Microsoft Struggles to Improve Worker Morale

The company offers a new perk plan to combat employee dissatisfaction, though some argue that it doesn't address the real issues.

Microsoft has been taking action to improve its reportedly low employee morale, unveiling a series of new perks as part of a program dubbed "MyMicrosoft" at an all-employee meeting May 18. This comes on the heels of a Reuters report that 1,000 Microsoft contract workers were forced to take a week off without pay.

MyMicrosoft will include a range of incentives focused on an improved work atmosphere, including a management development training program, increased investment in the staff share plan, and a career model framework for all employees.

The MyMicrosoft initiative will include changes to the performance management system, doing away with the unpopular bell curve method for ranking employee evaluations.

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While reactions to the changes detailed in the meeting were chiefly positive, many concerns were still not addressed, such as whether the program would include base-pay adjustments, cost of living increases or doing away with stacked rankings.

"Compensation: Dismal. NO mention of raising a COLA bar or of increasing our 65th percentile. This has got to be hard on recruiting. We are just NOT competitive in base pay," wrote an anonymous commenter on Mini-Microsoft, a blog that has become a public forum for Microsoft employee grievances, in reference to arguments that Microsofts base pay is rumored to fall at 65 percent of the markets value.

Others said they felt that a sense of accountability was missing from the meeting.

"It still doesnt change the fundamental fact that the real problem continues to remain: A bloated, ineffective, self-serving rank of senior and executive managers who cant make good decisions quickly enough and who perpetuate a bureaucracy that makes it absolutely untenable for the next generation of leaders to thrive," wrote another anonymous Mini-Microsoft commenter.

MyMicrosoft includes a set of lifestyle perks, including grocery delivery, on-site access to laundry and dry cleaning services, and the return of the much-discussed towel service at the gym.

Yet, it was never just about the towels.

"Its not like were sweaty work-out animals always in need of a shower and a fresh towel. No. What riled us was the bone-headed way the towel cut-back was handled, explained, and justified. It truly made us wonder just who are these people in charge and just who do they think they are leading. The towels became the symbol of poor leadership," wrote the anonymous Microsoft employee who maintains the Mini-Microsoft blog.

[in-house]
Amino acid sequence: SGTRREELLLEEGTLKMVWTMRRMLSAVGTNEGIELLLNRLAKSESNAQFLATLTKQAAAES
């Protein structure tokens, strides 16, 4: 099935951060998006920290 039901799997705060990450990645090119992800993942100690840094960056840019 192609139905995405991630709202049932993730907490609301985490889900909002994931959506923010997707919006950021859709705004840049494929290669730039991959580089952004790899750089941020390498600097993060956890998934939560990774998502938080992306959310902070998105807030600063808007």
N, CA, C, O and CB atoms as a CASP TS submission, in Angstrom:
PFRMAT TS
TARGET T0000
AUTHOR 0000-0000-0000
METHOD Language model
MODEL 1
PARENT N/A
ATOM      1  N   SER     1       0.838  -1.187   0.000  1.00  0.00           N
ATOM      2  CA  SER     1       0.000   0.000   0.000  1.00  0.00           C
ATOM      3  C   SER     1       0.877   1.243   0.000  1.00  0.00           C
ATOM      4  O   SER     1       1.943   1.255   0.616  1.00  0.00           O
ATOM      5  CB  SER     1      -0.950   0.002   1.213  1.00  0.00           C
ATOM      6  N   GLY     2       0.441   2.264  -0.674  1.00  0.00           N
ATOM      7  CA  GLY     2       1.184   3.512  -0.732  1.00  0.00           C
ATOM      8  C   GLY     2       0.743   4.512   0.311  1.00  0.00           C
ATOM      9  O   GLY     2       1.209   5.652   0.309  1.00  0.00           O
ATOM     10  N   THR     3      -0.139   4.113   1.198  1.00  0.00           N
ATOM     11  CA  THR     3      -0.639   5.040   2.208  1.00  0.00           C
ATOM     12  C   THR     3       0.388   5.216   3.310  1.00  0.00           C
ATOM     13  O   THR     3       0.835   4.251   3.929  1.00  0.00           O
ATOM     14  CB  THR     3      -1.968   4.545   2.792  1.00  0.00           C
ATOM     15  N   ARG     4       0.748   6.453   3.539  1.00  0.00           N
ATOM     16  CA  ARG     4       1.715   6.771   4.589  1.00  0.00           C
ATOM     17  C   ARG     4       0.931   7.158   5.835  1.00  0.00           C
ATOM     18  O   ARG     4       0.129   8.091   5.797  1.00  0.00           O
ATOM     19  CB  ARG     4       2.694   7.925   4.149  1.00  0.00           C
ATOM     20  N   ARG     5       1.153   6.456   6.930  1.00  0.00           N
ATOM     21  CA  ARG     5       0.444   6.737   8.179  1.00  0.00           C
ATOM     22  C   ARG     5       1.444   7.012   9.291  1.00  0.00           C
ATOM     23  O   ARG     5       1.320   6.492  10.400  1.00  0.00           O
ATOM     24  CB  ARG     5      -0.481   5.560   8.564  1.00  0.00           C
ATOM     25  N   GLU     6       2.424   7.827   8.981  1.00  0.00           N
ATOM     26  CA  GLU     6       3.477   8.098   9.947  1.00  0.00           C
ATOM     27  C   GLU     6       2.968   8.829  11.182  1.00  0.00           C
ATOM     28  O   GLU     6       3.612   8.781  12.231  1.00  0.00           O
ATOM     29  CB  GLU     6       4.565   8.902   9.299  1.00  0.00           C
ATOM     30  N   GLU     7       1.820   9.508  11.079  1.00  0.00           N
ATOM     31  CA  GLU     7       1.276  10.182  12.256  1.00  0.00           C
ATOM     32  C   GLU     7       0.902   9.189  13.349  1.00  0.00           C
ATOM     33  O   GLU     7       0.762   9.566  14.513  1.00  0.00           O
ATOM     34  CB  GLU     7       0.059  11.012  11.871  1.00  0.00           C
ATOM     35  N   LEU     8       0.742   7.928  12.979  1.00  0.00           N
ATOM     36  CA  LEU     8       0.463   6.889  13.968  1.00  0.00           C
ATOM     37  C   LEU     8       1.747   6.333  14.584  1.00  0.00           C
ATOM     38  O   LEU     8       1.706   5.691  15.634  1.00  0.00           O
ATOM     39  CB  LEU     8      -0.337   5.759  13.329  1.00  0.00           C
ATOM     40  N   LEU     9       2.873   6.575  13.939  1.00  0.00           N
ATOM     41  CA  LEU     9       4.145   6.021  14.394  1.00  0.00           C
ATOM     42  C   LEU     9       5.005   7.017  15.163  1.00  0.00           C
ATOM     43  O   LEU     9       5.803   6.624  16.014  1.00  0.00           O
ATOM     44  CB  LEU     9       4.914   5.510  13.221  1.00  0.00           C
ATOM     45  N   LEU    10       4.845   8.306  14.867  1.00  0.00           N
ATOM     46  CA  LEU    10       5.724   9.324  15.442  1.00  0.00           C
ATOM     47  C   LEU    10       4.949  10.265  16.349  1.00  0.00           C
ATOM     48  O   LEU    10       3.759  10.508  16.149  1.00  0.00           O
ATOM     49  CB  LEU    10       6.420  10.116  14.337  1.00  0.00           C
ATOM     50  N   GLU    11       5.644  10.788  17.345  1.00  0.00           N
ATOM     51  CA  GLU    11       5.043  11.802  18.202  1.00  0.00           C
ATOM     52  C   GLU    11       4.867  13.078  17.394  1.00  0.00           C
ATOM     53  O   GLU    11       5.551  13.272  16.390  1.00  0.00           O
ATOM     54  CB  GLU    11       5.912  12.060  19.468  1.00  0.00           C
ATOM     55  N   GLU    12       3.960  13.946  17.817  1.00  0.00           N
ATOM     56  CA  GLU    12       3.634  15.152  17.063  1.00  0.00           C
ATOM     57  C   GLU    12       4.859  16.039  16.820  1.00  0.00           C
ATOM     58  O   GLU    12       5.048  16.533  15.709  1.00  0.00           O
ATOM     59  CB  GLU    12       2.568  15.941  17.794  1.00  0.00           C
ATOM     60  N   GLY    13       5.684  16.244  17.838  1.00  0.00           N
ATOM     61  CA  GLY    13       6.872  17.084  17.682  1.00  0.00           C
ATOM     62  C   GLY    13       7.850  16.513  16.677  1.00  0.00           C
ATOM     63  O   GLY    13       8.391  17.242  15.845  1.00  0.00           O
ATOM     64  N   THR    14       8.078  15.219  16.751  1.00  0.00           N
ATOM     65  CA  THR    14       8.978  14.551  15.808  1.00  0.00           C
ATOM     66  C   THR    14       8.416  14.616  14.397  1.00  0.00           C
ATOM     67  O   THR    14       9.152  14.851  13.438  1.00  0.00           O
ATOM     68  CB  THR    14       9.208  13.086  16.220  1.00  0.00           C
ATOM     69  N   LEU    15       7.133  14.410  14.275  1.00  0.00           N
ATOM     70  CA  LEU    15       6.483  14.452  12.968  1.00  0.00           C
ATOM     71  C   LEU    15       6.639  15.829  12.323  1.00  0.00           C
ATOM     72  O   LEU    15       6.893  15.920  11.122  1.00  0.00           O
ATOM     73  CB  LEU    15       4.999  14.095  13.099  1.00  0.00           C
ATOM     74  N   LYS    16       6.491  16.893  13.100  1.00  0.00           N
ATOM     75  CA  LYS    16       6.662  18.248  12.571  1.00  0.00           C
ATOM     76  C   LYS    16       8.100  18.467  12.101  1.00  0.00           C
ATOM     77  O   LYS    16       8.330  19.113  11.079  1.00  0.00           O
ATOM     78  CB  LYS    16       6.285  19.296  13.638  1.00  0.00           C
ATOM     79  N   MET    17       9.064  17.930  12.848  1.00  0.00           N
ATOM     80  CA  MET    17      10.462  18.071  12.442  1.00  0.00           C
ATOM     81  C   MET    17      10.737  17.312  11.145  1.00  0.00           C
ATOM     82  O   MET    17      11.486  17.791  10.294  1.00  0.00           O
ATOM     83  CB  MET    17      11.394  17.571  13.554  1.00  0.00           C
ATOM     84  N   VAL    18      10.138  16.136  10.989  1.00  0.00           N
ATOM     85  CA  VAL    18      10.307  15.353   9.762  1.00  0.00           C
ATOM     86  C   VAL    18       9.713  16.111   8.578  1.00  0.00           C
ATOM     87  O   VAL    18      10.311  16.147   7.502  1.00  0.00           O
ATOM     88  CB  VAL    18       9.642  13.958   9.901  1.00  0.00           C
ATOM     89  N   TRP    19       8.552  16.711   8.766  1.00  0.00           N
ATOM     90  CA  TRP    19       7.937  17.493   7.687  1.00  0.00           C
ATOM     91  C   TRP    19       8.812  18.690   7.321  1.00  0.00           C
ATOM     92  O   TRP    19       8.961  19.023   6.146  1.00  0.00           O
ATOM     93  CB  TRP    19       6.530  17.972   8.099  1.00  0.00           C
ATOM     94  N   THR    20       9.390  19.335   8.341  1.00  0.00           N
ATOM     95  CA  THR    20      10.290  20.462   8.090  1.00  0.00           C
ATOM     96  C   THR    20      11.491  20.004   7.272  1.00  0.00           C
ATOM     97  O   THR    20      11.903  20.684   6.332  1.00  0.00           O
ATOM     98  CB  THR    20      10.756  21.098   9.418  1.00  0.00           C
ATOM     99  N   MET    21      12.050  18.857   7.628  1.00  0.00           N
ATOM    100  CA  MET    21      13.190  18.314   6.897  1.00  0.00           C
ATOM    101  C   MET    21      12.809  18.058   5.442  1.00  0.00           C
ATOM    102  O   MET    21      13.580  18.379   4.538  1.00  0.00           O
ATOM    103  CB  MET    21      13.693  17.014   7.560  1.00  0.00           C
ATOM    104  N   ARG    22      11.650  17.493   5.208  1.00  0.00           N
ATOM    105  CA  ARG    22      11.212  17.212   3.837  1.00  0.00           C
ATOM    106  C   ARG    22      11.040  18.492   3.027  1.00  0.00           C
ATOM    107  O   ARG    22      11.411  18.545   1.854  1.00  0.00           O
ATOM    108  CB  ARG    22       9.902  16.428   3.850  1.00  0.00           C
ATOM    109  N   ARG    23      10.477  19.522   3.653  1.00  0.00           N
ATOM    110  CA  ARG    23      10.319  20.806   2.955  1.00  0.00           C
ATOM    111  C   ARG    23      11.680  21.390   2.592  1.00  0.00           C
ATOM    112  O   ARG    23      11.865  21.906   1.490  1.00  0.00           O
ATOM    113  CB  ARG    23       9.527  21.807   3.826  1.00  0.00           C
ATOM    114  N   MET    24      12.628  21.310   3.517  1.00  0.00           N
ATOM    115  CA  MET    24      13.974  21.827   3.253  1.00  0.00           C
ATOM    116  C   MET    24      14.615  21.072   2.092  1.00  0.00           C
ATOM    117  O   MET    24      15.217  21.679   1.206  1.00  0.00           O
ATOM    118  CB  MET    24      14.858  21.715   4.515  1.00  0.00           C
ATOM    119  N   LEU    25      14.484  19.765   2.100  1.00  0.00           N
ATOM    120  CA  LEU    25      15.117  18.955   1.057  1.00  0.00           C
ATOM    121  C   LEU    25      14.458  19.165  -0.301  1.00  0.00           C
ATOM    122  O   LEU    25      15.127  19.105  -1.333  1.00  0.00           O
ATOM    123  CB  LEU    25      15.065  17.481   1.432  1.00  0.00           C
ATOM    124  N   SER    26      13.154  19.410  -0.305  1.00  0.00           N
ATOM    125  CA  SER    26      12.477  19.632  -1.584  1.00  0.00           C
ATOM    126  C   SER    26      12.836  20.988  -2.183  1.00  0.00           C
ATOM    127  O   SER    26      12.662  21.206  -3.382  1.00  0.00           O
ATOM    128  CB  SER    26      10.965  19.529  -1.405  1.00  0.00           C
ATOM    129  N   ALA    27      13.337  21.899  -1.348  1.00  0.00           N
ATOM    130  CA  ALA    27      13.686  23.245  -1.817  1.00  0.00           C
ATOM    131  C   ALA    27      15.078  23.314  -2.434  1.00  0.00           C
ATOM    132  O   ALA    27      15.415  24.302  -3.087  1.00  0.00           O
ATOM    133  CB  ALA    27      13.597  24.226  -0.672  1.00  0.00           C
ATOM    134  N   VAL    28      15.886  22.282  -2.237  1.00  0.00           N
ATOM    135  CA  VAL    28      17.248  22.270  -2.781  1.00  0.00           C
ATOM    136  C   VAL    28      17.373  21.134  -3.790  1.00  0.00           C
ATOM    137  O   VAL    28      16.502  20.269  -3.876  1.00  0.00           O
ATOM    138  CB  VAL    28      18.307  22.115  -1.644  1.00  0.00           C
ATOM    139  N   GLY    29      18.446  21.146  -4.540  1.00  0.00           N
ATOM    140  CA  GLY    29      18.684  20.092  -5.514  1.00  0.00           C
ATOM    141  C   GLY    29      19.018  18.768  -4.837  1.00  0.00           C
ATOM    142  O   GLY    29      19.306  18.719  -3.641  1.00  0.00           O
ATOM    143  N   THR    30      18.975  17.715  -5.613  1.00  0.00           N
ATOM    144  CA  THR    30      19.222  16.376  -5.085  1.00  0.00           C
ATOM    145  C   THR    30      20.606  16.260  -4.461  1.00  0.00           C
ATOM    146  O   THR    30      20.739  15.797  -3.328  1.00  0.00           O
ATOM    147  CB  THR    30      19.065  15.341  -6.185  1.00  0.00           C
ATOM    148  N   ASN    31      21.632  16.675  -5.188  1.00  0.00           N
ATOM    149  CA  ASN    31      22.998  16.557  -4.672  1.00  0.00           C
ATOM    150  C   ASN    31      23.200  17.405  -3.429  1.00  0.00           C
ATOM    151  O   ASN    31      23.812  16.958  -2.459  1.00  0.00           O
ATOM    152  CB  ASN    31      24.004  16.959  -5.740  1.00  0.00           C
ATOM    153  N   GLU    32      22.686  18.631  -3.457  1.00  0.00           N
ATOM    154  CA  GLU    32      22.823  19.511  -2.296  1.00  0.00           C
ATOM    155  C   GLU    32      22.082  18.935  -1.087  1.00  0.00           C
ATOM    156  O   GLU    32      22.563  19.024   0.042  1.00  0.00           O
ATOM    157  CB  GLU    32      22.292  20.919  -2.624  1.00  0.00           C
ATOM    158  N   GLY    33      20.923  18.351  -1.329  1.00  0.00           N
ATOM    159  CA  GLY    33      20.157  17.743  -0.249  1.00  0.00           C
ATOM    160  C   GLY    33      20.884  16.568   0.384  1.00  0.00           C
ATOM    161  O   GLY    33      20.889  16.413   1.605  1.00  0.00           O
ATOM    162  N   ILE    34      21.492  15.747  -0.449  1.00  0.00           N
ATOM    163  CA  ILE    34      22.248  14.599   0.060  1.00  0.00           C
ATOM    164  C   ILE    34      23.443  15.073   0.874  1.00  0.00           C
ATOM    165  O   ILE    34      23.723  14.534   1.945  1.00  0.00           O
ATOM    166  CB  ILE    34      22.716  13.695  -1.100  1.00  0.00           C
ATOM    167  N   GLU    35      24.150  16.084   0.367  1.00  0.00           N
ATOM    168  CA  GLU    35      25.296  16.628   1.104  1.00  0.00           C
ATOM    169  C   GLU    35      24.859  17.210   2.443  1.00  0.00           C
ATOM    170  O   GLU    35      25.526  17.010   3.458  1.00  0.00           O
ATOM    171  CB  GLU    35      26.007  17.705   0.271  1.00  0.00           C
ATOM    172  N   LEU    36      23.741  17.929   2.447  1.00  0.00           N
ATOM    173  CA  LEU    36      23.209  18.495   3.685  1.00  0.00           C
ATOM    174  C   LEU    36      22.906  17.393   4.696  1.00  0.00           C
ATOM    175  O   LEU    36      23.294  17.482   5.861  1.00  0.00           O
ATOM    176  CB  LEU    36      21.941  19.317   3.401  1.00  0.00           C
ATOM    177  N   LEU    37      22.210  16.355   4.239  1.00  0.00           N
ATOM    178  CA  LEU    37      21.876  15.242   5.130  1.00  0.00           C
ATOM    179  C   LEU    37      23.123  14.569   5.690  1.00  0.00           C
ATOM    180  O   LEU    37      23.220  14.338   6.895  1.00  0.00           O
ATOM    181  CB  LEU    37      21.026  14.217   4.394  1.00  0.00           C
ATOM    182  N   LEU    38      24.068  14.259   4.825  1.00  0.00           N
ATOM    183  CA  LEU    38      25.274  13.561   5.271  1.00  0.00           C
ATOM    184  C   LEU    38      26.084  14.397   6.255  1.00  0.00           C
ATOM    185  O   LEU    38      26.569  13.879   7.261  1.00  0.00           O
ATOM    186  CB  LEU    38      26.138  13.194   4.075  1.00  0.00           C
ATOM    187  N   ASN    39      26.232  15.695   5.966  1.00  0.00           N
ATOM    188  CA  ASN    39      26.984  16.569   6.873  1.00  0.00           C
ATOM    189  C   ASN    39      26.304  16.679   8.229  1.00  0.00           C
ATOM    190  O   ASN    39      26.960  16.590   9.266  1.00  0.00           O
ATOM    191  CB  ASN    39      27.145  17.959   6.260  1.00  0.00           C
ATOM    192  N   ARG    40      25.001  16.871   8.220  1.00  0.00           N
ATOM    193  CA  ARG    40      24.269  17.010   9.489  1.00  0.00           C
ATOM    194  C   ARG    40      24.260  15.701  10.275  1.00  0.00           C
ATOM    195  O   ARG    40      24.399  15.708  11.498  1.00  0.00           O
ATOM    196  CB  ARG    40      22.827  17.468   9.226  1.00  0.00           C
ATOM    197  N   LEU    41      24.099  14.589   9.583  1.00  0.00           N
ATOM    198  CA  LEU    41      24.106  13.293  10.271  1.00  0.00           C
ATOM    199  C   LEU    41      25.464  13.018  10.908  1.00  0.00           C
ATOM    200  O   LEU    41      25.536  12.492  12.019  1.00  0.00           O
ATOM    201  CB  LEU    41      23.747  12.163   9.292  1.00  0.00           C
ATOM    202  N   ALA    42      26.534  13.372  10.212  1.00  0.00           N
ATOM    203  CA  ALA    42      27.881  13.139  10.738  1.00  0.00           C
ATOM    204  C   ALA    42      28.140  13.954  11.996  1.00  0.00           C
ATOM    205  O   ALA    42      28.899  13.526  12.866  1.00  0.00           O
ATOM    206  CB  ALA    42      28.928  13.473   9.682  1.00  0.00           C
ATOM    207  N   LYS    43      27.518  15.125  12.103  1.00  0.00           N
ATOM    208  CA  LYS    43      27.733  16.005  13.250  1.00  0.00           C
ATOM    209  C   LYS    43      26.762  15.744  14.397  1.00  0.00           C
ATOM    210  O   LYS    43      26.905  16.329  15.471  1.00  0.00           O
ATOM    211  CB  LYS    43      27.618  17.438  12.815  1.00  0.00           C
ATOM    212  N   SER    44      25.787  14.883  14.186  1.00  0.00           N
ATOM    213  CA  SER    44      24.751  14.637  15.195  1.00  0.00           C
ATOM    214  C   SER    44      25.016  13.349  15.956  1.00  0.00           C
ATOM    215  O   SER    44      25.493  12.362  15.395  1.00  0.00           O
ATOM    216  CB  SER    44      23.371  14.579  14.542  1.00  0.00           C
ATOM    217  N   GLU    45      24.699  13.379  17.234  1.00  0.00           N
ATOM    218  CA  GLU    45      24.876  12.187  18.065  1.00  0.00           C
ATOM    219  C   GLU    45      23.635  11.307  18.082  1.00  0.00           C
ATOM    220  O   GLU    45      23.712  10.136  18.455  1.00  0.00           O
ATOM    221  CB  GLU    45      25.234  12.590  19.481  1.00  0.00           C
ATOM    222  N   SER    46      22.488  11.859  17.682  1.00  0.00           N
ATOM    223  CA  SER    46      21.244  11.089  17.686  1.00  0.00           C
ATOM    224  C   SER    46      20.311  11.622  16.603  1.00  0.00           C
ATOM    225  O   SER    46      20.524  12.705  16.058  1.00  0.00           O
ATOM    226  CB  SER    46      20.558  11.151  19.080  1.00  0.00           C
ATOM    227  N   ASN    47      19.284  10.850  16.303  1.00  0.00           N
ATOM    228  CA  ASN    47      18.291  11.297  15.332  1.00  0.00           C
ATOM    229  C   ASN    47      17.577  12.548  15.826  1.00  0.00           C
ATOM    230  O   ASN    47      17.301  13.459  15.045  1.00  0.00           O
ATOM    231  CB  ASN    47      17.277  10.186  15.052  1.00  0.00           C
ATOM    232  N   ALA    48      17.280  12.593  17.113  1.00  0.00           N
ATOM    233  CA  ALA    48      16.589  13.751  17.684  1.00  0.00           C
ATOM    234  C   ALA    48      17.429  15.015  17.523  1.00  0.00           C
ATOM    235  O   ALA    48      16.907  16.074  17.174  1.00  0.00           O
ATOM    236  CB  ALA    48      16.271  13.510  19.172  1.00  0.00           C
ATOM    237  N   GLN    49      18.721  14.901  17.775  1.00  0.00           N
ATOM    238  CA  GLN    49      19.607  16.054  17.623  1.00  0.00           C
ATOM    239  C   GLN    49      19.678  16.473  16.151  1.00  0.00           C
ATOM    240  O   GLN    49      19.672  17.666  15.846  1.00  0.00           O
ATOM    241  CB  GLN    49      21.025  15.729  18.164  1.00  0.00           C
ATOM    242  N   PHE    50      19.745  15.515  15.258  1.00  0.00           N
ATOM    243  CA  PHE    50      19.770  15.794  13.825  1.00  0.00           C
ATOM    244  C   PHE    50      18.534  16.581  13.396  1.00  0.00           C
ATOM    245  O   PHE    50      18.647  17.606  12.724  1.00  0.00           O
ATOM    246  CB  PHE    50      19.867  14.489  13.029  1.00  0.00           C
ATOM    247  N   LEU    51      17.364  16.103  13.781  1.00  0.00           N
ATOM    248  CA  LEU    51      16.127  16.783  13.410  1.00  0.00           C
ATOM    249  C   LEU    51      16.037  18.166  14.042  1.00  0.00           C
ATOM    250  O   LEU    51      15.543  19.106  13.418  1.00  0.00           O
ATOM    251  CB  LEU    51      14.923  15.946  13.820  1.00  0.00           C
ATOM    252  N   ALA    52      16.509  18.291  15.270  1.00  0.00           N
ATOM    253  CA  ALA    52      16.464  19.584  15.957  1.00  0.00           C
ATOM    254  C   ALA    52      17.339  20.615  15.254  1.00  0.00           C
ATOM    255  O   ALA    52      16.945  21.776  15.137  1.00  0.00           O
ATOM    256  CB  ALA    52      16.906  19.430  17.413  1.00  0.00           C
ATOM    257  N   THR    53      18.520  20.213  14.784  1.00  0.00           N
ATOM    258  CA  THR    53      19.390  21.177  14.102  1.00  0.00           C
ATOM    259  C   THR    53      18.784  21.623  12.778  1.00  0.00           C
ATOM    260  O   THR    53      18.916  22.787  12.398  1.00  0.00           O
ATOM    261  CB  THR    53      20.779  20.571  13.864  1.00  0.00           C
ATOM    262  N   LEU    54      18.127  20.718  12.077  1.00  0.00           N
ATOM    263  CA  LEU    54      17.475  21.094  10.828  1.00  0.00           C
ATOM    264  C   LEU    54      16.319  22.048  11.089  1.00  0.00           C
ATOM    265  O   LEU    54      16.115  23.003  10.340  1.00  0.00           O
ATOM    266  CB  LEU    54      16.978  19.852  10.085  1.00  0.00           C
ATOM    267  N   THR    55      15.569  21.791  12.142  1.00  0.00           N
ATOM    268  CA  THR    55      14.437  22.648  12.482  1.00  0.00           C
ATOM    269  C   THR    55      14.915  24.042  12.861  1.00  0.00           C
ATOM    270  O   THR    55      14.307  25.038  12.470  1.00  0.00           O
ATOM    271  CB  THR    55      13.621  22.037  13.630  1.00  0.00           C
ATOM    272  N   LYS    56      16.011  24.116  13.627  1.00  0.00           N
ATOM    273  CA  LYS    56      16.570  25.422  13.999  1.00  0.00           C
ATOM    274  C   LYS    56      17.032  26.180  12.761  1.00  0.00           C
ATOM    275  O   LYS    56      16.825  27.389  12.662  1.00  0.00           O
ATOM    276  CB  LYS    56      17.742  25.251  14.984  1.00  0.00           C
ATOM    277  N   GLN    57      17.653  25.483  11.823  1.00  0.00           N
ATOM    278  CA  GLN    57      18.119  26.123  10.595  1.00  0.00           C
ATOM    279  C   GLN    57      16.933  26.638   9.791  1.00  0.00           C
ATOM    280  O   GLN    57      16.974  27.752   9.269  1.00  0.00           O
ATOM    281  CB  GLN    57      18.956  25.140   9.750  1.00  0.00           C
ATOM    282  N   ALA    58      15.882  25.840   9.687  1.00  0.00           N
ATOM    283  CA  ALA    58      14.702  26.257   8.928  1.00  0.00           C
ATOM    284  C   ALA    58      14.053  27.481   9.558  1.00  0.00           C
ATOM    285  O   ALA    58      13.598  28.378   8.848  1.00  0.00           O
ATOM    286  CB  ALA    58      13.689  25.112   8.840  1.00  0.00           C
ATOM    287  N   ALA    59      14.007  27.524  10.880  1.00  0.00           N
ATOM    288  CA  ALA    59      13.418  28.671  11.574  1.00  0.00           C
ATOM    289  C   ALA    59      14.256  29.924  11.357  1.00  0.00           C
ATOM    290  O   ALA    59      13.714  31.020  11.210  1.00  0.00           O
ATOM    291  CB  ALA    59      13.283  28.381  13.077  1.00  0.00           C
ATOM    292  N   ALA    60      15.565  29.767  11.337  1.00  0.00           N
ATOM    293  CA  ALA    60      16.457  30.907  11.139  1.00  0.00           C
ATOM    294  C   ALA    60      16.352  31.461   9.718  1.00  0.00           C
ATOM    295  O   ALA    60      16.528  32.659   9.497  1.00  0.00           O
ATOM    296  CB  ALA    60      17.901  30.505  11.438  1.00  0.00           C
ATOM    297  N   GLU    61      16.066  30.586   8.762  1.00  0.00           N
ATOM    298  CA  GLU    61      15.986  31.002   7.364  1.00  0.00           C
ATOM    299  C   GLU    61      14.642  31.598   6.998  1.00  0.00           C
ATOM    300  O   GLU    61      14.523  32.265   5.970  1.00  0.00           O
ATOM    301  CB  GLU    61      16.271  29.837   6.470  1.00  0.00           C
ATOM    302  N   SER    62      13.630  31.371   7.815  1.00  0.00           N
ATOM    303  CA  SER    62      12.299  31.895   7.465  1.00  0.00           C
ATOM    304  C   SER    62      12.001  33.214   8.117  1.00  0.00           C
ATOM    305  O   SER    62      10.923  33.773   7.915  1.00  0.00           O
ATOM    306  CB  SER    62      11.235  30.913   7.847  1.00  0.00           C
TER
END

Robert Scoble, a Microsoft technical evangelist, and several other Microsoft employees on their personal blogs have directly applauded the Mini-Microsoft blog for bringing causes of employee dissatisfaction into the limelight.

"These changes are due in no small part to you. Even if you dont get official props in the press releases," Scoble wrote.

A report released in March 2006 by WashTech (Washington Alliance of Technology Workers), a Redmond, Wash., technology labor union affiliated with the CWA (Communications Workers of America), exposed a range of complaints by Microsoft programmers about the companys performance review system, from managements apparent use of a bell curve grading system for raises to complaints of a "well-entrenched culture of favoritism."

WashTech president Marcus Courtney said it is too soon to tell what kind of impact the MyMicrosoft plan will have.

"The proof is going to be in the pudding at the end of the year. They can make labeling changes to their compensation program, but unless employees see increases in their pay at the end of the year, all of this talk is irrelevant. Theyre making what could ultimately be just window-dressing changes," Courtney told eWEEK.

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